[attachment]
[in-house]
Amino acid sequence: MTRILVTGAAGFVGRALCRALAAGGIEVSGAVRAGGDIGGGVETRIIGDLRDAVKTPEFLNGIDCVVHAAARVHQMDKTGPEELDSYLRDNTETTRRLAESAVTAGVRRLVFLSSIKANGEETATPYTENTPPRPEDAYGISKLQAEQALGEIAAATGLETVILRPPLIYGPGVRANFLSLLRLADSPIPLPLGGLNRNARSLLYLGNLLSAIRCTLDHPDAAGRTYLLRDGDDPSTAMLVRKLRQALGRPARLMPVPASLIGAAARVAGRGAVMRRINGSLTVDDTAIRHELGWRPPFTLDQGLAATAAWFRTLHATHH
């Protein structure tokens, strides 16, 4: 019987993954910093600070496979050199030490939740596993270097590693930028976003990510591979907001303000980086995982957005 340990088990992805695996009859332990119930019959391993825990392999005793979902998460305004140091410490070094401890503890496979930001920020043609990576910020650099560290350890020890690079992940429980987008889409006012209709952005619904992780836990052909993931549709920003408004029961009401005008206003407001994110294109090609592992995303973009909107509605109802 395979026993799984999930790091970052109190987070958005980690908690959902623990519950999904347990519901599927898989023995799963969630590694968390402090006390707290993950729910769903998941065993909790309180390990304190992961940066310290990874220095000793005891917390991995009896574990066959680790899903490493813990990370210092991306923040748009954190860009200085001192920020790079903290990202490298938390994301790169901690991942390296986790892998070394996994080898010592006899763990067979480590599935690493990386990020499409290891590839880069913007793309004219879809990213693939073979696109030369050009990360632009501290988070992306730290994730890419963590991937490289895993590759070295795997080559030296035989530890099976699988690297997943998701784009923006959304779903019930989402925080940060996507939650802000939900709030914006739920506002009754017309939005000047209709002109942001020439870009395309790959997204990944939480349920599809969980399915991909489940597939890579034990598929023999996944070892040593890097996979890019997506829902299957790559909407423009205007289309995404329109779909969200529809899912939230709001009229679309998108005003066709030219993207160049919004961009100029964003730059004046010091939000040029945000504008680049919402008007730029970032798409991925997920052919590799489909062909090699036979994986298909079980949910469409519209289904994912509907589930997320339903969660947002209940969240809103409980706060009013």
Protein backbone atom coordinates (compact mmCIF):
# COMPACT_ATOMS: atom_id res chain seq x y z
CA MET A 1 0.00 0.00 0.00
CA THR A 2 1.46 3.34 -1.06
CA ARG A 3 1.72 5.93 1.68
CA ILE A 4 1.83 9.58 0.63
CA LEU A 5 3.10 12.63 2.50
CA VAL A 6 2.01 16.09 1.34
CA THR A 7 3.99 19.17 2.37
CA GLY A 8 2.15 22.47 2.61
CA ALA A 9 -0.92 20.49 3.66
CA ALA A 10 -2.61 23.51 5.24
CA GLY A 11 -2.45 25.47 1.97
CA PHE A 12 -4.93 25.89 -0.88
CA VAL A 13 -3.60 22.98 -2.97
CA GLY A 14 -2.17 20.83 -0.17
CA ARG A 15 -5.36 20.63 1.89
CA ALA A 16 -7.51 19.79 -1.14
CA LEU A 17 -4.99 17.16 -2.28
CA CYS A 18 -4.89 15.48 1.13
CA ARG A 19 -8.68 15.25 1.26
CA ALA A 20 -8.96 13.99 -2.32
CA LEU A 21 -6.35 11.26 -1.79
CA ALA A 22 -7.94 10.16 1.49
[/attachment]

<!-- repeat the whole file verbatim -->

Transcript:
[in-house]
Amino acid sequence: MTRILVTGAAGFVGRALCRALAAGGIEVSGAVRAGGDIGGGVETRIIGDLRDAVKTPEFLNGIDCVVHAAARVHQMDKTGPEELDSYLRDNTETTRRLAESAVTAGVRRLVFLSSIKANGEETATPYTENTPPRPEDAYGISKLQAEQALGEIAAATGLETVILRPPLIYGPGVRANFLSLLRLADSPIPLPLGGLNRNARSLLYLGNLLSAIRCTLDHPDAAGRTYLLRDGDDPSTAMLVRKLRQALGRPARLMPVPASLIGAAARVAGRGAVMRRINGSLTVDDTAIRHELGWRPPFTLDQGLAATAAWFRTLHATHH
């Protein structure tokens, strides 16, 4: 019987993954910093600070496979050199030490939740596993270097590693930028976003990510591979907001303000980086995982957005 340990088990992805695996009859332990119930019959391993825990392999005793979902998460305004140091410490070094401890503890496979930001920020043609990576910020650099560290350890020890690079992940429980987008889409006012209709952005619904992780836990052909993931549709920003408004029961009401005008206003407001994110294109090609592992995303973009909107509605109802 395979026993799984999930790091970052109190987070958005980690908690959902623990519950999904347990519901599927898989023995799963969630590694968390402090006390707290993950729910769903998941065993909790309180390990304190992961940066310290990874220095000793005891917390991995009896574990066959680790899903490493813990990370210092991306923040748009954190860009200085001192920020790079903290990202490298938390994301790169901690991942390296986790892998070394996994080898010592006899763990067979480590599935690493990386990020499409290891590839880069913007793309004219879809990213693939073979696109030369050009990360632009501290988070992306730290994730890419963590991937490289895993590759070295795997080559030296035989530890099976699988690297997943998701784009923006959304779903019930989402925080940060996507939650802000939900709030914006739920506002009754017309939005000047209709002109942001020439870009395309790959997204990944939480349920599809969980399915991909489940597939890579034990598929023999996944070892040593890097996979890019997506829902299957790559909407423009205007289309995404329109779909969200529809899912939230709001009229679309998108005003066709030219993207160049919004961009100029964003730059004046010091939000040029945000504008680049919402008007730029970032798409991925997920052919590799489909062909090699036979994986298909079980949910469409519209289904994912509907589930997320339903969660947002209940969240809103409980706060009013």
Protein backbone atom coordinates (compact mmCIF):
# COMPACT_ATOMS: atom_id res chain seq x y z
CA MET A 1 0.00 0.00 0.00
CA THR A 2 1.46 3.34 -1.06
CA ARG A 3 1.72 5.93 1.68
CA ILE A 4 1.83 9.58 0.63
CA LEU A 5 3.10 12.63 2.50
CA VAL A 6 2.01 16.09 1.34
CA THR A 7 3.99 19.17 2.37
CA GLY A 8 2.15 22.47 2.61
CA ALA A 9 -0.92 20.49 3.66
CA ALA A 10 -2.61 23.51 5.24
CA GLY A 11 -2.45 25.47 1.97
CA PHE A 12 -4.93 25.89 -0.88
CA VAL A 13 -3.60 22.98 -2.97
CA GLY A 14 -2.17 20.83 -0.17
CA ARG A 15 -5.36 20.63 1.89
CA ALA A 16 -7.51 19.79 -1.14
CA LEU A 17 -4.99 17.16 -2.28
CA CYS A 18 -4.89 15.48 1.13
CA ARG A 19 -8.68 15.25 1.26
CA ALA A 20 -8.96 13.99 -2.32
CA LEU A 21 -6.35 11.26 -1.79
CA ALA A 22 -7.94 10.16 1.49